A creative education and Kay Gordon's legacy

After a day watching great performances and audio visual presentations at the VCA Centre for Cultural Partnerships launch, and listening to moving words around the importance of the role of the arts and creativity in community development, I spent some time reflecting on the the role of visual and performing arts in my own life from childhood.

As I grew up, the arts were an expression of hope and creative vitality, a world of dreams and a voice of imagination. Mum’s vibrant paintings covered the walls, and the smell of turpentine would often greet me after school, a fresh oil painting propped up with small clumps of oil paint gracing the bottom rung of her easel like raindrops on a windowsill . I was given a special hardback visual diary when I was around eight. How I wish I filled it up with many more images and words, even sketches and first drafts – I wonder if I will ever feel the same way about this blog? I have a distinct memory of taking the day off school to see “Gone with the Wind” at the cinema with my mother when I was ten. The teacher was told it was for “cultural and educational purposes”. Of course, I was most impressed with this approach to education!

I recall spending weekends and evenings during my childhood attending final rehearsals and matinees at the local theatre where mum played piano for musicals such as Guys & Dolls, The Sound of Music, The King & I and South Pacific! And of course, the sound of the piano being played, often impromptu, filled the house (thankfully not more songs from those musicals, but classical, jazz and cabaret) I remember many weekends spent with dad visiting the museum, the Art Gallery of South Australia, the library and the Botanical Gardens. My grandfather enjoyed taking  photos of his beautiful garden and as a young child I would savour the times he would get out the slide projector or Reflex viewer.

Sometimes, as a teenager I was taken to art gallery openings and I recall being mesmerized as a sixteen year old by a Charles Blackman exhibition. Again, it was part of my “education”.

Flowers and Insects by Charles Blackman (image originally uploaded by Savill Gallery)

When I was 17 I met the tall thin and sprightly Kay Gordon at one of these openings. Kay had shaggy, short, silver white hair and wore brightly coloured kaftan tops with black pants. This eighty-something year old had eyes that lit up with childhood fascination at life and  bell-like laughter that rippled through your bones. When she was in her fifties she took up photography and led an amazing life, taking photos for National Geographic and the Royal Photographic Society. She invited us to her home for audio-visual nights with her latest images – spectacular blades of grass in macro view that lit up on screen like fireworks, set to music by Tangerine Dream.[youtube=http://www.youtube.com/watch?v=EKUaC3Z1udE&feature=related]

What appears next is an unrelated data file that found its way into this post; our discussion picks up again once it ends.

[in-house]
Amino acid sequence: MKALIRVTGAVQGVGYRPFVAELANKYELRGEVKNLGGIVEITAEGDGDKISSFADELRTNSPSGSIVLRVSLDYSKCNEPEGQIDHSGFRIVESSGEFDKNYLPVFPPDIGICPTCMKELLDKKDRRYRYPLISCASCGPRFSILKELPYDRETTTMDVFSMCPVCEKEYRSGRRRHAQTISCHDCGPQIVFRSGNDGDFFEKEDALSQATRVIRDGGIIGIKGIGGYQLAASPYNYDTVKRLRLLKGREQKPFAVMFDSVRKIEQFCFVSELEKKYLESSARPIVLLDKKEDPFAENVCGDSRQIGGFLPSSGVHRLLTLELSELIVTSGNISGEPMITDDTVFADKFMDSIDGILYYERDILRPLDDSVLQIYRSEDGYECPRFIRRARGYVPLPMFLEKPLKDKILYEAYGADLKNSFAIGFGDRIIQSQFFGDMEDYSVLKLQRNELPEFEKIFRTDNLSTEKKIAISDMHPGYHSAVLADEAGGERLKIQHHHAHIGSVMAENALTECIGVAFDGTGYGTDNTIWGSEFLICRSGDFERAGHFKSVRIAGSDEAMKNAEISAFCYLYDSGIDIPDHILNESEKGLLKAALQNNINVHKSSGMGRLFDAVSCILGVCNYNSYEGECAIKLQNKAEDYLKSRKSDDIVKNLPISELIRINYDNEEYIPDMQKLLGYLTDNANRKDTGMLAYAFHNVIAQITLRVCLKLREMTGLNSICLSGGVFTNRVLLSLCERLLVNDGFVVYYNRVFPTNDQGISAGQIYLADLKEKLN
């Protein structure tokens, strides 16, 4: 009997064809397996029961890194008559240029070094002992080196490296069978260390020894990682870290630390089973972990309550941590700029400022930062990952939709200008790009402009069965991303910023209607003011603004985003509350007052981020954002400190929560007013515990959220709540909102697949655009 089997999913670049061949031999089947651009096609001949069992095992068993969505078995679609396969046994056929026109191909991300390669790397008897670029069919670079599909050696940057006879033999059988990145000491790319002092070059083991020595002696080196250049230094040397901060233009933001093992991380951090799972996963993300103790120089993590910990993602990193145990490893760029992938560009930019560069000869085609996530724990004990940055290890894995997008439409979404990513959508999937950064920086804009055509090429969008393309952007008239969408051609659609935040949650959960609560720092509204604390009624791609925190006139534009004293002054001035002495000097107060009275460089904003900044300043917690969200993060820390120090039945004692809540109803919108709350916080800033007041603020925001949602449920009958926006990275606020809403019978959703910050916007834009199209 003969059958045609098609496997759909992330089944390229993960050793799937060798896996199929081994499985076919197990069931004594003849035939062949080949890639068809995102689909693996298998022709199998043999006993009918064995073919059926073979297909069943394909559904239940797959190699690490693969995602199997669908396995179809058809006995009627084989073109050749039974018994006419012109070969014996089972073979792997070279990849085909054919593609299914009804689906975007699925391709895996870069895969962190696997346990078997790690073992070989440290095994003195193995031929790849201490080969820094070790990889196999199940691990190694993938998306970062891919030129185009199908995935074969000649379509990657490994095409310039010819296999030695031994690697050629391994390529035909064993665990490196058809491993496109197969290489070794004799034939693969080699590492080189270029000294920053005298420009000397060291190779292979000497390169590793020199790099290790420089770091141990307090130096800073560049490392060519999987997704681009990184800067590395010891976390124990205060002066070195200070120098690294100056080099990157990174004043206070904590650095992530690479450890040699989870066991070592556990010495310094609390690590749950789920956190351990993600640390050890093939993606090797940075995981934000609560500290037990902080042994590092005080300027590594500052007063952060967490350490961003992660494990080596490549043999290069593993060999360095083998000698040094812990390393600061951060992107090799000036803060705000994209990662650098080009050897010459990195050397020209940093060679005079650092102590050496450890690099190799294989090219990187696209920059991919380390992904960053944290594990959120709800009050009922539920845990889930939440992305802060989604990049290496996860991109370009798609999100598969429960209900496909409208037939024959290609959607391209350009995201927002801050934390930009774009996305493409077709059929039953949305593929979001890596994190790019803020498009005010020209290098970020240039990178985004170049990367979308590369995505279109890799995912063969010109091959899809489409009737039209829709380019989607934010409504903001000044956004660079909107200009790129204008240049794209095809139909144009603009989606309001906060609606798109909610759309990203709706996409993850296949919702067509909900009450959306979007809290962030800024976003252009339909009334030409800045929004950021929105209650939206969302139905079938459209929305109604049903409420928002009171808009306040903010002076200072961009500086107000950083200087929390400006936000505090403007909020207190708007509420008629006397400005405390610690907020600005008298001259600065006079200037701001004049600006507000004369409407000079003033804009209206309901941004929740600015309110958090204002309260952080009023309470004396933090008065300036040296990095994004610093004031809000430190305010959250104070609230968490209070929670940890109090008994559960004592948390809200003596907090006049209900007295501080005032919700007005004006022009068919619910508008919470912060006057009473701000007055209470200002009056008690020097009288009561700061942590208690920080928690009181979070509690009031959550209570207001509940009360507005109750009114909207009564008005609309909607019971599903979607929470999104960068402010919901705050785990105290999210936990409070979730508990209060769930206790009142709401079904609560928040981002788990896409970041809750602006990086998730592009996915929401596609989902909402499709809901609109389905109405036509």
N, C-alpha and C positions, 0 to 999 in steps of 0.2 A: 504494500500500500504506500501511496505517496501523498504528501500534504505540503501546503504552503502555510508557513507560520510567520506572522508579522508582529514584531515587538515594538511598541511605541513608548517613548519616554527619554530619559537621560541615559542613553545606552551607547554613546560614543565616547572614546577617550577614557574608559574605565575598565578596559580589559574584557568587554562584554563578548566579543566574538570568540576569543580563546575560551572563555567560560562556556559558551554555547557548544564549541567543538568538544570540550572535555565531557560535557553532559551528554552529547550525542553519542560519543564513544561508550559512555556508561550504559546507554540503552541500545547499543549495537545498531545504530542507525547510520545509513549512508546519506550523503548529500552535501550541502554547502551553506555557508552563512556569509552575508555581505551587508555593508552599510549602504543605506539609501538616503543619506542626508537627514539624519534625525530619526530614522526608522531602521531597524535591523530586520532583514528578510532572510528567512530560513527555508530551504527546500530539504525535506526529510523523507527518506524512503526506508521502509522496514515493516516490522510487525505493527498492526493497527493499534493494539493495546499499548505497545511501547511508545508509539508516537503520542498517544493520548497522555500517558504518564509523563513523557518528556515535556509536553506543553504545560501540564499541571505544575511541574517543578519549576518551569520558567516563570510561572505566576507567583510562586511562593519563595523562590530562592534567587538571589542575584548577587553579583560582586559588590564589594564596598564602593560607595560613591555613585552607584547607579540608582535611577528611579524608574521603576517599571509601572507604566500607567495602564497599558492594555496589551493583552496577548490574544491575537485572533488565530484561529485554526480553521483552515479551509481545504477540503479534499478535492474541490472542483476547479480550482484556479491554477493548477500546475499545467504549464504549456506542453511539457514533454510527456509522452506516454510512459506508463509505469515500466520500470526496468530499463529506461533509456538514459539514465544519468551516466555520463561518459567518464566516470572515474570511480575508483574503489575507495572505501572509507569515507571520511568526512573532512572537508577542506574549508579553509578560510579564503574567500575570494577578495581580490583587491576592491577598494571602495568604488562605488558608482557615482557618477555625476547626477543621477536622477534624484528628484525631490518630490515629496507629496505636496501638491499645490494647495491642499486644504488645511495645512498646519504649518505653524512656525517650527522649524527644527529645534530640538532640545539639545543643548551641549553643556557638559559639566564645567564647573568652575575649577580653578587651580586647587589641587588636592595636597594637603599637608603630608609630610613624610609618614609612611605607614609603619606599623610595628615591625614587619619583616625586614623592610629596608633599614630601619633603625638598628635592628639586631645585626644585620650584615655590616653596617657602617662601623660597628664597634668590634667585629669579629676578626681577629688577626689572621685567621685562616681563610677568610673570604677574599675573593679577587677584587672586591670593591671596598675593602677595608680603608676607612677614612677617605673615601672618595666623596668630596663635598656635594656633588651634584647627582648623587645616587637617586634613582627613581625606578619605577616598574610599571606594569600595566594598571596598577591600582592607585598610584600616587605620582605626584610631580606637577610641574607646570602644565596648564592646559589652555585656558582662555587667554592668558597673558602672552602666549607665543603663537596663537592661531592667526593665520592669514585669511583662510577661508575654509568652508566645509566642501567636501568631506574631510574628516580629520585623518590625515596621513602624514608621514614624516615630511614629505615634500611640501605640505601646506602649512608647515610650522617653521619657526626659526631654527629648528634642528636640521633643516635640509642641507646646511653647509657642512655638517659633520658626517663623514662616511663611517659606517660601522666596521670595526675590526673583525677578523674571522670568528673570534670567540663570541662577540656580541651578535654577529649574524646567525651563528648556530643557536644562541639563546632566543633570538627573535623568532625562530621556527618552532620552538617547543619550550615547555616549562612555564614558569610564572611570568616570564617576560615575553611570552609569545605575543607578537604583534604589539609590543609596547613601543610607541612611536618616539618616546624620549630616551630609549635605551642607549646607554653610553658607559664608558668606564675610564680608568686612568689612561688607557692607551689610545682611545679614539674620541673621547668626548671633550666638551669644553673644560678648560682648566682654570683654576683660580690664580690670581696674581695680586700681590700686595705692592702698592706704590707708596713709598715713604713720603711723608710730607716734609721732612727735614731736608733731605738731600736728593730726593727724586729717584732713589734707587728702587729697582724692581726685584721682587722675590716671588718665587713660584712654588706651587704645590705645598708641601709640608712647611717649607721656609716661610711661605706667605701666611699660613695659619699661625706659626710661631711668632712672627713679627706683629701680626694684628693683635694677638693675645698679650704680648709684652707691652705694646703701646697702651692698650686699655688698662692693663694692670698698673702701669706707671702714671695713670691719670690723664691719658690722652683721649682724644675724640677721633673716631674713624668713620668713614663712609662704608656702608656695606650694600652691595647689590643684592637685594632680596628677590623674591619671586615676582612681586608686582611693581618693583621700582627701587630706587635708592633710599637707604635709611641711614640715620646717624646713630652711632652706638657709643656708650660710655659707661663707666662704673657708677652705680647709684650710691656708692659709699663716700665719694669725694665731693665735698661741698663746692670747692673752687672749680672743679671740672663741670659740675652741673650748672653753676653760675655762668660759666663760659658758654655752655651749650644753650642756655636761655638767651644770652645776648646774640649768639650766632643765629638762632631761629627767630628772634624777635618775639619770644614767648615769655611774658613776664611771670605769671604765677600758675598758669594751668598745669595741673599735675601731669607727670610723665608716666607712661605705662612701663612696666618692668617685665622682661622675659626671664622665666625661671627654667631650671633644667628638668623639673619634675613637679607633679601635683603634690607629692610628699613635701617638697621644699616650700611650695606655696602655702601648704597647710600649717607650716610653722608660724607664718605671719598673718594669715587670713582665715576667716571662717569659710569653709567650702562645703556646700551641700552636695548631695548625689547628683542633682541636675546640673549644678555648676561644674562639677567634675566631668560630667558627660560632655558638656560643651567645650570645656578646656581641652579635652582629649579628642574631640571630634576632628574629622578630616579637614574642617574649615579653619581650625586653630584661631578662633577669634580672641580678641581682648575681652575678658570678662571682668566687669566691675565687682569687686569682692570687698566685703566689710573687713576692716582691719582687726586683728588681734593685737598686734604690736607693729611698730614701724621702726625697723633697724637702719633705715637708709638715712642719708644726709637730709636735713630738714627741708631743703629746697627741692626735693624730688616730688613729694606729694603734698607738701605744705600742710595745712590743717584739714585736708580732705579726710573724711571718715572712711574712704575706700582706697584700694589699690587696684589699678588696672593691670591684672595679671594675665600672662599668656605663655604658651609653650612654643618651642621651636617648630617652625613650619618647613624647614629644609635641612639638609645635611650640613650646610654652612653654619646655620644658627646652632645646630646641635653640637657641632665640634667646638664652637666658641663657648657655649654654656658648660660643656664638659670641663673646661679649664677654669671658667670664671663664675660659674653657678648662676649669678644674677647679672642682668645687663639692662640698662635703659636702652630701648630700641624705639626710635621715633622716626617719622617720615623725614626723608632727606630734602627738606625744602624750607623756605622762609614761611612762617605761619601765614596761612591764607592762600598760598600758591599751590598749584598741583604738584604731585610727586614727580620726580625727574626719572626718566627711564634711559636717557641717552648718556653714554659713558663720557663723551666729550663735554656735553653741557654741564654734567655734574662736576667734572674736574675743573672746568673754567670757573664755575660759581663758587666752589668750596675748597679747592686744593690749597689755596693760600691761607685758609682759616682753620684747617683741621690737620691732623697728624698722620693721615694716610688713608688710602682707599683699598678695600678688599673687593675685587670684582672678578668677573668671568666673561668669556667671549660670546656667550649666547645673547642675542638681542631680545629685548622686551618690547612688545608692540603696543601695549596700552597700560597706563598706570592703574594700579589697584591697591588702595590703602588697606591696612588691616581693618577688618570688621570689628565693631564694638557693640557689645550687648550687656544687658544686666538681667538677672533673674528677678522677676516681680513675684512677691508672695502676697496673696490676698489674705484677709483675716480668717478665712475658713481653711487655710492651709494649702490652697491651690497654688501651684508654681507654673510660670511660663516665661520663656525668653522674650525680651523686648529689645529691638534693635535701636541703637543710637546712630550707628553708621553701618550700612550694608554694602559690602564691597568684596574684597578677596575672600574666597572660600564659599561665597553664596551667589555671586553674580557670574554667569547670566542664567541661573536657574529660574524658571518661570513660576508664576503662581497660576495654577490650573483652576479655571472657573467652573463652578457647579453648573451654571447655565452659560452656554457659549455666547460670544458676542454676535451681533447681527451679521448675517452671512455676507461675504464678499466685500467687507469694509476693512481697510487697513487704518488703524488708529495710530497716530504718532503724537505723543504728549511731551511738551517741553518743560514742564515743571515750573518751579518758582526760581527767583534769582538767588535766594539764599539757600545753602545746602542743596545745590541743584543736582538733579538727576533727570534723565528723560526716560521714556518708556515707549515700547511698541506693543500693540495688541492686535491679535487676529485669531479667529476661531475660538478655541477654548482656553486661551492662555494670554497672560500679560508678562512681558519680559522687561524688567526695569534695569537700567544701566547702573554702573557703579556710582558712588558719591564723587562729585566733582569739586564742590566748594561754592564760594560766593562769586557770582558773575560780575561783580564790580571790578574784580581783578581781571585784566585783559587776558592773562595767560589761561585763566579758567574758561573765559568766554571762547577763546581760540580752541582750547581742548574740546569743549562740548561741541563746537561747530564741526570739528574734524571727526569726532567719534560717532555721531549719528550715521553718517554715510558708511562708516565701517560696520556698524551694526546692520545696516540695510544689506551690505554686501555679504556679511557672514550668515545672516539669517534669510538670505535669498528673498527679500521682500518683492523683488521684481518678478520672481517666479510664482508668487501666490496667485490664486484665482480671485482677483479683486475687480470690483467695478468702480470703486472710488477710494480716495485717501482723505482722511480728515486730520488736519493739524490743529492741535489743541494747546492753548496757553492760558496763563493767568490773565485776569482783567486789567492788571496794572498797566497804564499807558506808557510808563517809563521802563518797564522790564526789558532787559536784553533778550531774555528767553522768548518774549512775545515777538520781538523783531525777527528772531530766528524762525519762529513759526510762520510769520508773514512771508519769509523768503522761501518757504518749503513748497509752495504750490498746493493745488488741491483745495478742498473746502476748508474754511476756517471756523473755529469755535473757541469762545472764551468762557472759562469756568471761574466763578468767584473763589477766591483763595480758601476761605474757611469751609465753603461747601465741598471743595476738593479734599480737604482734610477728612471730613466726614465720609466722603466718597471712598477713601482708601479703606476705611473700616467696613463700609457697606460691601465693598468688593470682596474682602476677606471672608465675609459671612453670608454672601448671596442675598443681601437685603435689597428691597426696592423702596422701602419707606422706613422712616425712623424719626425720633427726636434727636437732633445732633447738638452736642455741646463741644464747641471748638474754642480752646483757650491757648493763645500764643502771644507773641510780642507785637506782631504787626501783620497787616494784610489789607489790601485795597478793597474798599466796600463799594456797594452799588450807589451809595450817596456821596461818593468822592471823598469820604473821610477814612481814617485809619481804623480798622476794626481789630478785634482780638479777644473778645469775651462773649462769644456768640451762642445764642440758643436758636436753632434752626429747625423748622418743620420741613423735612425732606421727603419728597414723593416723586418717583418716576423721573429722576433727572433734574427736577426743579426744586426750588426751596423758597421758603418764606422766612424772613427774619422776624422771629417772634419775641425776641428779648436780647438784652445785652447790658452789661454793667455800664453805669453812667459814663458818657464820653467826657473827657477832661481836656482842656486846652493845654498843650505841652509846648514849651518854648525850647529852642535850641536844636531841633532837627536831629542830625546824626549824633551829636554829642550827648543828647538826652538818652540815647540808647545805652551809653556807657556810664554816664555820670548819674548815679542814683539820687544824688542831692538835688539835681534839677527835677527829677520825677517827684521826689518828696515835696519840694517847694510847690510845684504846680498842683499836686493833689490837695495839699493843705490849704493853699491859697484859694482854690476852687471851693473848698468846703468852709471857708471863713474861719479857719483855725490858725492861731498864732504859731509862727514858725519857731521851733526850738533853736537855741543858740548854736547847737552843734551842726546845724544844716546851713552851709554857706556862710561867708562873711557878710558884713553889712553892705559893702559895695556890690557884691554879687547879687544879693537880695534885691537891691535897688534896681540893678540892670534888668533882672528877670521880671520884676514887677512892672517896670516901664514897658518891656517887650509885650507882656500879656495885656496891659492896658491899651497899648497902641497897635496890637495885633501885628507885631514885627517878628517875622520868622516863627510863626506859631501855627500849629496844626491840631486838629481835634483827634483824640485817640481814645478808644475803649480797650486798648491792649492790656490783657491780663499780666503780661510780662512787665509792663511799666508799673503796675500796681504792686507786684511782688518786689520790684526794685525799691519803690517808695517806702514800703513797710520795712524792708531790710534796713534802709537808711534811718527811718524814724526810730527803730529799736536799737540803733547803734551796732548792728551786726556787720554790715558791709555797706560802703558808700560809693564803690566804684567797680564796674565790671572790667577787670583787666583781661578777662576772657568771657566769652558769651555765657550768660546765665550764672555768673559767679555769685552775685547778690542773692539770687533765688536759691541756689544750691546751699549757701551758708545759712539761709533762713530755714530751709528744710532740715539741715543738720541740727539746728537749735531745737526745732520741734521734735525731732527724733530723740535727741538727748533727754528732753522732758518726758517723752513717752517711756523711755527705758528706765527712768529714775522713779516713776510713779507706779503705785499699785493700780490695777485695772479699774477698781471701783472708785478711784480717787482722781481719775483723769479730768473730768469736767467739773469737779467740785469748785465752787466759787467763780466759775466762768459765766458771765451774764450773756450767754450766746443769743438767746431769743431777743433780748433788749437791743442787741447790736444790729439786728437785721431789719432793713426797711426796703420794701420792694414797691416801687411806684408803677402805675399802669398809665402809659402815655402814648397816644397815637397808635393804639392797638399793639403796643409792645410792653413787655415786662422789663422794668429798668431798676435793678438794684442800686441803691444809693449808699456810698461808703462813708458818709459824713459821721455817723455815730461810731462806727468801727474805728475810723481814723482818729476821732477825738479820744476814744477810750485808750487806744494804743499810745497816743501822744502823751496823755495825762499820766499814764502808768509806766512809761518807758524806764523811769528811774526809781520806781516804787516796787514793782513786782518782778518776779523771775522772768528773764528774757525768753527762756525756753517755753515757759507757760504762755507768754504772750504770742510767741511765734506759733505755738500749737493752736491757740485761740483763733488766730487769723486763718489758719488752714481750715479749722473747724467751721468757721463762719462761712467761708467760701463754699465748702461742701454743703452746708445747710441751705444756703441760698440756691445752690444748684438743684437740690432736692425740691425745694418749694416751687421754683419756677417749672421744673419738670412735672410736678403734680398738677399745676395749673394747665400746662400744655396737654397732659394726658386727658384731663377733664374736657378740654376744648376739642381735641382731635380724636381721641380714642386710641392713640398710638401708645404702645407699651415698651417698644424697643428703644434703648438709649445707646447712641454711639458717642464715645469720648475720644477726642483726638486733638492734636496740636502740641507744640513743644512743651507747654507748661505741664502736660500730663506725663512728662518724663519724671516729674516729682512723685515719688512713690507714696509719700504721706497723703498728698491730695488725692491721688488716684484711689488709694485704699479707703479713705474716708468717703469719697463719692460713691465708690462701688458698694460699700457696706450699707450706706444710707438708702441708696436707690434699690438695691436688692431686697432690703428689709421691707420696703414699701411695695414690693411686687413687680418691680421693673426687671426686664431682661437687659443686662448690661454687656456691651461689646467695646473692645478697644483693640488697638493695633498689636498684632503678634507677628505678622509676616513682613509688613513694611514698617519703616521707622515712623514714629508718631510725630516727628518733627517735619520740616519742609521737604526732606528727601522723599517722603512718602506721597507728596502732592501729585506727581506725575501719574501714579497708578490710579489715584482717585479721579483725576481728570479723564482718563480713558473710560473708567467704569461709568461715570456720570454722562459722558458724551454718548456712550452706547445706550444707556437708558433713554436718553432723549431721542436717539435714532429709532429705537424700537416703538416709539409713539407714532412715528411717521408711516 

Her charming husband Adrian, a Meteorologist also in his eighties, wore black jeans, taught at Flinders Uni and went to Red Hot Chill Peppers concerts. Kay and Adrian had lived in many countries including Iran, the Philippines, the Caribbean, Hawaii, Bermuda and London before returning to Adelaide. They were wonderful hosts, and gave me a great appreciation for passion based living. (I read that Adrian died in 2000, and I can’t find anything about Kay anywhere. I last spoke with them in the early 90’s and unfortunately lost touch after moving interstate. When I moved Kay said “I hope you find many interesting people in your carriage [of life]”)

I used to enjoy drama at school and joined the local youth theatre, and watching the performances last Thursday was a reminder that I’ve probably neglected this area of the arts for too long (although it  sometimes finds its way into playtime with the kids!)

Yesterday I told mum how grateful I am for having the opportunity to appreciate the arts at home and in my local community. I hope I can provide my children with similar formative experiences and then beyond- exploring the application of the arts, technology and digital media in community cultural development.

What about you? What role has the arts played in your life, or that of your community?

2 thoughts on “A creative education and Kay Gordon's legacy

  1. Pingback: 5 Wonderwebby posts about Art « wonderwebby

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